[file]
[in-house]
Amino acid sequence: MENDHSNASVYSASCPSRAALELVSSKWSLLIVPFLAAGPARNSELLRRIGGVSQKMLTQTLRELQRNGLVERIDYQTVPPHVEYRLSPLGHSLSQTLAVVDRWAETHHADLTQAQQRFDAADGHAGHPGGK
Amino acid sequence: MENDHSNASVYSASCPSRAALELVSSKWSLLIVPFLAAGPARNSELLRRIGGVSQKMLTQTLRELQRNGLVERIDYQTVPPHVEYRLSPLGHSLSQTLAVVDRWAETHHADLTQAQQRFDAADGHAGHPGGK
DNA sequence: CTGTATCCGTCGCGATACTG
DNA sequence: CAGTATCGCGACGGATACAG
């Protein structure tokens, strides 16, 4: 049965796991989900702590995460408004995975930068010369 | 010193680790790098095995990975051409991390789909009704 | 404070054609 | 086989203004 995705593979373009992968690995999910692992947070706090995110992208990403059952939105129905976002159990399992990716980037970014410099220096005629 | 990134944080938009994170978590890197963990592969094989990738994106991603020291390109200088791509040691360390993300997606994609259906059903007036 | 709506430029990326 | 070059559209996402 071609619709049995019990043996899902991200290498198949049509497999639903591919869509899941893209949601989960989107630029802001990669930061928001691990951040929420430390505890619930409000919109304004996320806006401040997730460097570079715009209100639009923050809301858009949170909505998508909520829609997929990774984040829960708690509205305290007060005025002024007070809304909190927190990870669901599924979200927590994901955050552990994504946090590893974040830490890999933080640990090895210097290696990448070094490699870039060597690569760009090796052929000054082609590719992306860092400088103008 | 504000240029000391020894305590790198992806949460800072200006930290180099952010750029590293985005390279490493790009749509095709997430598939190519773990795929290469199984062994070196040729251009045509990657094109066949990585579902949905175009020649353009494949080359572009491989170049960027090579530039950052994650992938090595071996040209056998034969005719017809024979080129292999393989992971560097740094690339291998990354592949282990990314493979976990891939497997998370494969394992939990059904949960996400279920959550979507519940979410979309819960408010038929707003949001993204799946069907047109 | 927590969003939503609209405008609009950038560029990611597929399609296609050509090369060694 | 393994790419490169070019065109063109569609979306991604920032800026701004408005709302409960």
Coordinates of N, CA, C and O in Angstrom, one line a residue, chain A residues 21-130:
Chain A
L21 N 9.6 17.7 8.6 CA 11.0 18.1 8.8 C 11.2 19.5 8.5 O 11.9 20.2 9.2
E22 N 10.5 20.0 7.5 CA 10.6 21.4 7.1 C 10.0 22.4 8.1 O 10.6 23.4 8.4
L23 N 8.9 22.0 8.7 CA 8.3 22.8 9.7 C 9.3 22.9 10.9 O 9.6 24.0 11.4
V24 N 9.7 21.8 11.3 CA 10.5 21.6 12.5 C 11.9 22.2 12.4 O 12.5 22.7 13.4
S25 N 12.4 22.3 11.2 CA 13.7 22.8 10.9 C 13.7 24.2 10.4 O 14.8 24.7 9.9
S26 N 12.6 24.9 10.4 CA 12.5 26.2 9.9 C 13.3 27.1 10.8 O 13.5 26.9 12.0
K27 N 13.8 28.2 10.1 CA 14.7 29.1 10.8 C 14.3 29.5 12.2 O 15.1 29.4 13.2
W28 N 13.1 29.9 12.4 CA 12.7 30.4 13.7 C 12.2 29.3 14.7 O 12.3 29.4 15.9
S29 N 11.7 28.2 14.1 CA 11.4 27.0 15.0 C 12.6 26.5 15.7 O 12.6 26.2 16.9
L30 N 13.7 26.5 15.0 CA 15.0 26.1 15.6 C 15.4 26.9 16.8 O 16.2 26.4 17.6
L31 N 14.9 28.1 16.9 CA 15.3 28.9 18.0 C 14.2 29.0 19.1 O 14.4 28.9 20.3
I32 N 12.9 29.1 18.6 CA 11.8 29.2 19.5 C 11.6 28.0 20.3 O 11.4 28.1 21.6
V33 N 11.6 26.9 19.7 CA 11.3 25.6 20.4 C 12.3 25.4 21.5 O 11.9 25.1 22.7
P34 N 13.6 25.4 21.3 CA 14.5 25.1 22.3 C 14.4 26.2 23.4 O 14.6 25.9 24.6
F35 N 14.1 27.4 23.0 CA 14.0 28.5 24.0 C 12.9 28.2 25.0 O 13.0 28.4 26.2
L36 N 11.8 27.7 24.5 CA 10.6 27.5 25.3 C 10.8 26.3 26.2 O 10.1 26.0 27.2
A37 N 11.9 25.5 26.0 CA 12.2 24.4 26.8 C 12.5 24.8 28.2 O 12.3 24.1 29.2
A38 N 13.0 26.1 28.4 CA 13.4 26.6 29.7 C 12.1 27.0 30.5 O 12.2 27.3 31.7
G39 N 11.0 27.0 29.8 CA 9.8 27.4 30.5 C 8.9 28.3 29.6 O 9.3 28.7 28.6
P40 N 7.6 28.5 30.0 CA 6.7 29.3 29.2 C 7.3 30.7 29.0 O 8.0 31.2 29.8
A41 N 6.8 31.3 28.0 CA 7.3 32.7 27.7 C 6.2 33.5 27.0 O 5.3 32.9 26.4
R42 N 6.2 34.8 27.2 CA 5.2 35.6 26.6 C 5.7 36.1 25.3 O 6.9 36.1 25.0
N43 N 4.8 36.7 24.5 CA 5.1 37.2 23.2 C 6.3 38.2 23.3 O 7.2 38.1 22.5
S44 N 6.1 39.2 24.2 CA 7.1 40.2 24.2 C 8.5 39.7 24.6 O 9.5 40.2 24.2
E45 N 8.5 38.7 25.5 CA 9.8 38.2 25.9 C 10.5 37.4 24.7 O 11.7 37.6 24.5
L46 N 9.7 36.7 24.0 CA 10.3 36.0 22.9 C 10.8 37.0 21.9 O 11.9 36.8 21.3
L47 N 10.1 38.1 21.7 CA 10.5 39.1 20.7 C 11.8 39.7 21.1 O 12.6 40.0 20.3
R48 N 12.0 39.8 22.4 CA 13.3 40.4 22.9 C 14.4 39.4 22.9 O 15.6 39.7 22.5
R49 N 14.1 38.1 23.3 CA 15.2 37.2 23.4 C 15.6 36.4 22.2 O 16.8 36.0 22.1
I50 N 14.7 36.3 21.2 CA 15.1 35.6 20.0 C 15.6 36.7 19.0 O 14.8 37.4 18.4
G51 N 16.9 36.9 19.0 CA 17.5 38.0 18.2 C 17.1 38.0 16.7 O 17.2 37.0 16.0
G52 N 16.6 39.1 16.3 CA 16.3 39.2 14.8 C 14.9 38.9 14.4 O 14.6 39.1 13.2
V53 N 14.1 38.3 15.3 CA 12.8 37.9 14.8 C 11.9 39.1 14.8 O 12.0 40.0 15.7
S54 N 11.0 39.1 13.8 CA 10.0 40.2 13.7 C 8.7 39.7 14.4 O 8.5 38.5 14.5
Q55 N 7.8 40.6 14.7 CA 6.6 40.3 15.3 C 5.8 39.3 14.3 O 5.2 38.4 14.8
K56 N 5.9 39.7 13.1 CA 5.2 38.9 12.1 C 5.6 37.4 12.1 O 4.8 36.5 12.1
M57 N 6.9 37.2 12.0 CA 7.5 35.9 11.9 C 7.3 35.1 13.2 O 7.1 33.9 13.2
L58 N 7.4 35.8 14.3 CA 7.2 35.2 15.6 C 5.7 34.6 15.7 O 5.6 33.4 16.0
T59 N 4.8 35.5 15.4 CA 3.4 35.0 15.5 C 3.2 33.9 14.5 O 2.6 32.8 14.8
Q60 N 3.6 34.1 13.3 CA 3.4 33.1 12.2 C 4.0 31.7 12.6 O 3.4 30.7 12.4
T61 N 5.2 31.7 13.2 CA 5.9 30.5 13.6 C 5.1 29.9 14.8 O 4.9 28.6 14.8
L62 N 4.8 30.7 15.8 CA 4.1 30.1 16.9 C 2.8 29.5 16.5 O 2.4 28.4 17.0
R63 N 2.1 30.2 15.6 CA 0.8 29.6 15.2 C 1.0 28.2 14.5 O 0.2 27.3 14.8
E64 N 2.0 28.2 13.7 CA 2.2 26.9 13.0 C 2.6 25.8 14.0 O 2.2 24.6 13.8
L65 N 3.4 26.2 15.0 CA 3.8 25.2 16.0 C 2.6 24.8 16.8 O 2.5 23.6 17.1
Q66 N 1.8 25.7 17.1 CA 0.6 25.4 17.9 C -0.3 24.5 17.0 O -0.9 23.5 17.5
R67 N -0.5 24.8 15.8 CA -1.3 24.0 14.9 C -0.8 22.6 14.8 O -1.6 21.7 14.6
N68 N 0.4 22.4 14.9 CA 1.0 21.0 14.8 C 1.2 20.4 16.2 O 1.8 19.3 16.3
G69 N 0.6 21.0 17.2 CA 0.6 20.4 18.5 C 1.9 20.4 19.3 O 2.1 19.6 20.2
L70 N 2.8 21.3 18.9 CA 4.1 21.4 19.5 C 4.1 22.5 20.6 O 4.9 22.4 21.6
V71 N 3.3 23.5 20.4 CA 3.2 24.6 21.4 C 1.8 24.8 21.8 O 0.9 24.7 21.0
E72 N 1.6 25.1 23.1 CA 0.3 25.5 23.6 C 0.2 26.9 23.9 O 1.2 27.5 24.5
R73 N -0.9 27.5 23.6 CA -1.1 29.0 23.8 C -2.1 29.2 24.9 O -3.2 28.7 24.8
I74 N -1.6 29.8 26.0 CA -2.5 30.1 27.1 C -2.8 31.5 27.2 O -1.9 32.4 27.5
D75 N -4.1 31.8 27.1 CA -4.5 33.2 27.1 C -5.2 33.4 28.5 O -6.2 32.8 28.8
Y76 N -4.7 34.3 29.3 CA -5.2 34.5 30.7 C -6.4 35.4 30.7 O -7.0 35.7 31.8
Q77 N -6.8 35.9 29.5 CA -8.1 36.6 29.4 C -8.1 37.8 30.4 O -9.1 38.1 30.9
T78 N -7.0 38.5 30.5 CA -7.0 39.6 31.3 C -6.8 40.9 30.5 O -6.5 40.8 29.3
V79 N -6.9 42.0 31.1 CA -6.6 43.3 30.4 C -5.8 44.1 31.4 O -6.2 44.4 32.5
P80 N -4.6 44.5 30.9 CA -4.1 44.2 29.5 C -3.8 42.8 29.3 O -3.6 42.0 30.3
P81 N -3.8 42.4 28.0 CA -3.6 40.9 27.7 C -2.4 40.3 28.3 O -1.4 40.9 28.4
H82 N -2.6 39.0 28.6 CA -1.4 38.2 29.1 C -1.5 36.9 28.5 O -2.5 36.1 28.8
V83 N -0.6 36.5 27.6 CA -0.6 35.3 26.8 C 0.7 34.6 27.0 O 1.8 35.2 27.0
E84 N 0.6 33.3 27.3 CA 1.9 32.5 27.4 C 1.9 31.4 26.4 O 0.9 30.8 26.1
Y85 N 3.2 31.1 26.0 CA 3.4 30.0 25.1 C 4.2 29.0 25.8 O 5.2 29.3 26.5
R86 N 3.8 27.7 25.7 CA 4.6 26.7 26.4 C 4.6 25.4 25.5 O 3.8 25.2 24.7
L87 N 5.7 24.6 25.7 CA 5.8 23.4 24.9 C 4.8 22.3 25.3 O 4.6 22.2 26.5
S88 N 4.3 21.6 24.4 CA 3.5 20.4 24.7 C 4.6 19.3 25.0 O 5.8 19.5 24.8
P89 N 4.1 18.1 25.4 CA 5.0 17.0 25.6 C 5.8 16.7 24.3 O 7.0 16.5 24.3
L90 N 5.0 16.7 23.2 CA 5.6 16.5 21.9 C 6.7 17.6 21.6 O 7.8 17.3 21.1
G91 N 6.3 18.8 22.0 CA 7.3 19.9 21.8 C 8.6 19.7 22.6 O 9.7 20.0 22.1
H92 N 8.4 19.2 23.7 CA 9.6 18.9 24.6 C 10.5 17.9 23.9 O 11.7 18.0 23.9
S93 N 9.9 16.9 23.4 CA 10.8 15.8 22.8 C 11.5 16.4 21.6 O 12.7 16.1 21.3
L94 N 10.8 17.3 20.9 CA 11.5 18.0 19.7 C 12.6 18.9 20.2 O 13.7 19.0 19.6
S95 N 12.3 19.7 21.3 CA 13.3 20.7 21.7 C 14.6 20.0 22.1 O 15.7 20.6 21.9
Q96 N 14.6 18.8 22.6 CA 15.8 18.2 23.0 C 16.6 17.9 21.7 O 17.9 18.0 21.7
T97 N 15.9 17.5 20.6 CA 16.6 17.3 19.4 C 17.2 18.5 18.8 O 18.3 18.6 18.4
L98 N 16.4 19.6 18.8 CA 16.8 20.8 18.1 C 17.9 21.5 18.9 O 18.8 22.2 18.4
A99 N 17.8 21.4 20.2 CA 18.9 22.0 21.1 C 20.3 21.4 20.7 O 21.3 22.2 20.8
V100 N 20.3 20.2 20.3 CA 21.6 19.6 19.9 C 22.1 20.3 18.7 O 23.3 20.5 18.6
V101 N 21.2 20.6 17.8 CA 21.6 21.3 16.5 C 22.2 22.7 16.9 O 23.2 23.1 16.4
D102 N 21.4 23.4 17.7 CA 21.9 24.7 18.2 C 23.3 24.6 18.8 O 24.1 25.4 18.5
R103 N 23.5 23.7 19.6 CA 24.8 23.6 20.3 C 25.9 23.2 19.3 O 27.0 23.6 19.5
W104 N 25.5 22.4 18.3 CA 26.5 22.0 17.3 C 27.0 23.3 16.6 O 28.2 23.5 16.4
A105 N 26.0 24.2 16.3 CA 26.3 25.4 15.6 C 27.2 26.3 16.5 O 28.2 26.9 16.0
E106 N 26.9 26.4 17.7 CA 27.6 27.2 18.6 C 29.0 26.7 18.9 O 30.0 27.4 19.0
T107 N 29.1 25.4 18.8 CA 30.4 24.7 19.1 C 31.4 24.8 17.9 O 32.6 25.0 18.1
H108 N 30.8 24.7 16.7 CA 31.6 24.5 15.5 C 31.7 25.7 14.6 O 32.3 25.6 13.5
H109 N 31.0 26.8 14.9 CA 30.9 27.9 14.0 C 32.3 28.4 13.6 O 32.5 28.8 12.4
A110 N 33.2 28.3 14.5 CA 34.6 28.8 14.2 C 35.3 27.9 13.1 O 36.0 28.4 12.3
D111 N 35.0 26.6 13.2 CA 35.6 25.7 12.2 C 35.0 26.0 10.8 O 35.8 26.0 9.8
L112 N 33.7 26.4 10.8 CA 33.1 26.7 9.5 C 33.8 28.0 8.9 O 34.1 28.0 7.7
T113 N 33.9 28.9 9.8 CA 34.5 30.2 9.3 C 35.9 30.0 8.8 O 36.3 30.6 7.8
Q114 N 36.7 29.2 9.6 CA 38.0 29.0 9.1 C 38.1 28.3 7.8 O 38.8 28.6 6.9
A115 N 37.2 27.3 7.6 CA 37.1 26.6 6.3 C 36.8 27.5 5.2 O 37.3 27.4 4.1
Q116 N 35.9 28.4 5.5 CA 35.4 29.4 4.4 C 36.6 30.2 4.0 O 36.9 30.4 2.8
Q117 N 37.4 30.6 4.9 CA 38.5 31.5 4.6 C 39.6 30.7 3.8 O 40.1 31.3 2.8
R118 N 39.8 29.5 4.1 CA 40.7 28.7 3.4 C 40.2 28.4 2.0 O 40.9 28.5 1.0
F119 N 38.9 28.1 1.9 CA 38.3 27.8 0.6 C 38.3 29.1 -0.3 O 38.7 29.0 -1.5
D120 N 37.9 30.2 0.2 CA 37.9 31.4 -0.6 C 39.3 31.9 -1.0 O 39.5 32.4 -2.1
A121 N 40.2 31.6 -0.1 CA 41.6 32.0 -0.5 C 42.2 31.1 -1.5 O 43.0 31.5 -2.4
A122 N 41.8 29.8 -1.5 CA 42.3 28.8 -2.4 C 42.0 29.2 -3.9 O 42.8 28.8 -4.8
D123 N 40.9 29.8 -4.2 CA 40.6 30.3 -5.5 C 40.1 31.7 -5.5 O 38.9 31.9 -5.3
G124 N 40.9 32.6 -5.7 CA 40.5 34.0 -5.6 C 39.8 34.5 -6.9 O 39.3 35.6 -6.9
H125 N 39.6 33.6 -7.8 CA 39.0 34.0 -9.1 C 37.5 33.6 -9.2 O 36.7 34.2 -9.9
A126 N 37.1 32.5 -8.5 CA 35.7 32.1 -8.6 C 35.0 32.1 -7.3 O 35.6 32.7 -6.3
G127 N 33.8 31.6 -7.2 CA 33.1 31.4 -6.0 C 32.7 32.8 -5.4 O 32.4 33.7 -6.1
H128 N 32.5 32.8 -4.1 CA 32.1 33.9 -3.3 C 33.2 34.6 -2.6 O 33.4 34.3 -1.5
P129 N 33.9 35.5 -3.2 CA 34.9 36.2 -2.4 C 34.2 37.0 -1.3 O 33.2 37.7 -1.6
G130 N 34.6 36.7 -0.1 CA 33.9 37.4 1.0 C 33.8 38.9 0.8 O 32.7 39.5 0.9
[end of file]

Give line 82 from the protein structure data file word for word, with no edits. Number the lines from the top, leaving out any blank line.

L94 N 10.8 17.3 20.9 CA 11.5 18.0 19.7 C 12.6 18.9 20.2 O 13.7 19.0 19.6